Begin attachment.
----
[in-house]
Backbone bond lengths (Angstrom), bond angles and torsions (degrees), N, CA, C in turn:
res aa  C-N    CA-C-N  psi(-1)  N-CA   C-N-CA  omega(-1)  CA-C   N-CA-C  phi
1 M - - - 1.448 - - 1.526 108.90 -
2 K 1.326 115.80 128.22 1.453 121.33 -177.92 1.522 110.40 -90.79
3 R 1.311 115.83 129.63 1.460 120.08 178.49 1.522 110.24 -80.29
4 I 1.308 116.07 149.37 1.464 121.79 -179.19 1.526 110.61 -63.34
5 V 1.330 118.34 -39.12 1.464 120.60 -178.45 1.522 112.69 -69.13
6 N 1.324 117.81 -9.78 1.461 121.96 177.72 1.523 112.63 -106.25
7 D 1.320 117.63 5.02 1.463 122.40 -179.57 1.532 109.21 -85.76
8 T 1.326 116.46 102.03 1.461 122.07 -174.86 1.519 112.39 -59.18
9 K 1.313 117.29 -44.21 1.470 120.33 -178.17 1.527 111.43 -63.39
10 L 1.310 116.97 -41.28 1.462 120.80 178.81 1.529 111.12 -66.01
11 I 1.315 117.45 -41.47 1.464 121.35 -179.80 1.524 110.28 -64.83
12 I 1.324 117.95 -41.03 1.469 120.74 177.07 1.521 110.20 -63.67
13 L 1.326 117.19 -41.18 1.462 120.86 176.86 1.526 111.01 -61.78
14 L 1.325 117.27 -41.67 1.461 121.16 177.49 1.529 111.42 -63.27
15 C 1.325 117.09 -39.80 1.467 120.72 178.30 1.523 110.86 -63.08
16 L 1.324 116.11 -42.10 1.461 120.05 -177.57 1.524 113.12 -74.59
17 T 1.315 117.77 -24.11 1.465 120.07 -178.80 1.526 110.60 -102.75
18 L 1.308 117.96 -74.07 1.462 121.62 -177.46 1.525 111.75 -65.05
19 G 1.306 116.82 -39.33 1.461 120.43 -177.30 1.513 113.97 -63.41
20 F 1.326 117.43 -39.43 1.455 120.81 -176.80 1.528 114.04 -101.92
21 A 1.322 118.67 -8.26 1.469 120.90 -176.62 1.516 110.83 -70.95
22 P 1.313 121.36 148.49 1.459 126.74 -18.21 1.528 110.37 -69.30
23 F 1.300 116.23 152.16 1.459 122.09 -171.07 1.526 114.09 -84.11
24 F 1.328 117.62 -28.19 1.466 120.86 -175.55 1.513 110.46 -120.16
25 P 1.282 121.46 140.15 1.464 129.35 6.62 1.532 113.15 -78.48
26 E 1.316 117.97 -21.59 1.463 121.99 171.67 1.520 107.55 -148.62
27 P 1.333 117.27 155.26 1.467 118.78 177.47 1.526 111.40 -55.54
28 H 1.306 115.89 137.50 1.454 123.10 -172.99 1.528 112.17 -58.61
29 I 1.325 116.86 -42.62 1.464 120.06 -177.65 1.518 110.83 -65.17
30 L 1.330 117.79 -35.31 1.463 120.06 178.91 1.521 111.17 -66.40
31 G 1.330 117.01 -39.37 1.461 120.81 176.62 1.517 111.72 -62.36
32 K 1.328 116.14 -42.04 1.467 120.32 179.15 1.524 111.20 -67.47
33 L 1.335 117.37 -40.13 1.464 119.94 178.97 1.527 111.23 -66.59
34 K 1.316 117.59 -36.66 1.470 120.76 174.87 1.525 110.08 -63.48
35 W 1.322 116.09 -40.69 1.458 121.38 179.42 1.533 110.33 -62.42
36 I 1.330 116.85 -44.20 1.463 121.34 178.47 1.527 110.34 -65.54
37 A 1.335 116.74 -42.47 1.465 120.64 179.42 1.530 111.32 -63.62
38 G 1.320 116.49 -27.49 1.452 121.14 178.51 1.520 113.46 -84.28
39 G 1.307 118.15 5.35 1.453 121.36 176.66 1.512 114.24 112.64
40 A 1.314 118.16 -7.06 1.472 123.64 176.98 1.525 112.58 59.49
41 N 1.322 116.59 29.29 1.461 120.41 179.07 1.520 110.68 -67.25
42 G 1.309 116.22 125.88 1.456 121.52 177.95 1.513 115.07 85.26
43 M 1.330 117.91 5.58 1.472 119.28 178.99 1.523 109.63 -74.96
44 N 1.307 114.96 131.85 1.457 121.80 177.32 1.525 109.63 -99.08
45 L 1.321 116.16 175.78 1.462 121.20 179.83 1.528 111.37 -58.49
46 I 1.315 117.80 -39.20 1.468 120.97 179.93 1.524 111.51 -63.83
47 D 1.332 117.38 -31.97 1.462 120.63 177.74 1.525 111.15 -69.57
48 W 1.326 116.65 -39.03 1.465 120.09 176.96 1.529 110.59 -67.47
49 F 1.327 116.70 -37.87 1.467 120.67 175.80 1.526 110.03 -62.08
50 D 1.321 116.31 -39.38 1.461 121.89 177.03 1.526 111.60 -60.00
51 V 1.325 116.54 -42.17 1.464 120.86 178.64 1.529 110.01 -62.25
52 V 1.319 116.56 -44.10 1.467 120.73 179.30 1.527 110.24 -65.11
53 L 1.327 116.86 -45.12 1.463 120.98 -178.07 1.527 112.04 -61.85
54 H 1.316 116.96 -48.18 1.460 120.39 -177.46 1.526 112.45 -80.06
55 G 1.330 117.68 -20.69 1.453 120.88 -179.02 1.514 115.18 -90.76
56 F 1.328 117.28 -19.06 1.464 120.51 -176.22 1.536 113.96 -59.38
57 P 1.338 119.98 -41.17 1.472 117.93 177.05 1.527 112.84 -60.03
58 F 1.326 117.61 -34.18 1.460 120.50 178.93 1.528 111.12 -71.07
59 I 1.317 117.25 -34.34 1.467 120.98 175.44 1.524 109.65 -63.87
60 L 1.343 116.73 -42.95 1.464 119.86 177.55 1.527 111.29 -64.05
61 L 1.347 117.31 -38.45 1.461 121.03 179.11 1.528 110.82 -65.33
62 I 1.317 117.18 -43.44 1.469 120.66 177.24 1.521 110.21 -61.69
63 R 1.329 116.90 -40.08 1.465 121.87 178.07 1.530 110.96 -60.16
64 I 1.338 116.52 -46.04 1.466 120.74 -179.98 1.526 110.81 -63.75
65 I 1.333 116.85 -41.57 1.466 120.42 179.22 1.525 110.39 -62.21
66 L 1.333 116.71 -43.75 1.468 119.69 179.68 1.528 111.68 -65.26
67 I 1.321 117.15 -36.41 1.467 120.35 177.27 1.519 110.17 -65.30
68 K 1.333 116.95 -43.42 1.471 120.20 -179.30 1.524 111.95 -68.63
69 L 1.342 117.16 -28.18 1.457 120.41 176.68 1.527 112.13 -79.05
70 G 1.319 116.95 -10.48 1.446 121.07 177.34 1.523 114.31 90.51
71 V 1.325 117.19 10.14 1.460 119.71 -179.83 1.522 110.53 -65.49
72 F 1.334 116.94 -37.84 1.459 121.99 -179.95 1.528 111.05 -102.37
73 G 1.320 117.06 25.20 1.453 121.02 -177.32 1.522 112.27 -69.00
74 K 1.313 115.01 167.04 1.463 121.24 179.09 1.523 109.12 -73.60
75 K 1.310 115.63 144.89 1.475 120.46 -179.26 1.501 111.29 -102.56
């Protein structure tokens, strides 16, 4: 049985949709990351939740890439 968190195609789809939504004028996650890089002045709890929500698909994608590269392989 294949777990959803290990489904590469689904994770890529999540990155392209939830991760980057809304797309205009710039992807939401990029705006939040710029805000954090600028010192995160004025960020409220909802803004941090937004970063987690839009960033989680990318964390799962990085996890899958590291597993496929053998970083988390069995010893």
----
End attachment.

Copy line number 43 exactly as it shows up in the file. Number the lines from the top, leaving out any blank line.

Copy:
40 A 1.314 118.16 -7.06 1.472 123.64 176.98 1.525 112.58 59.49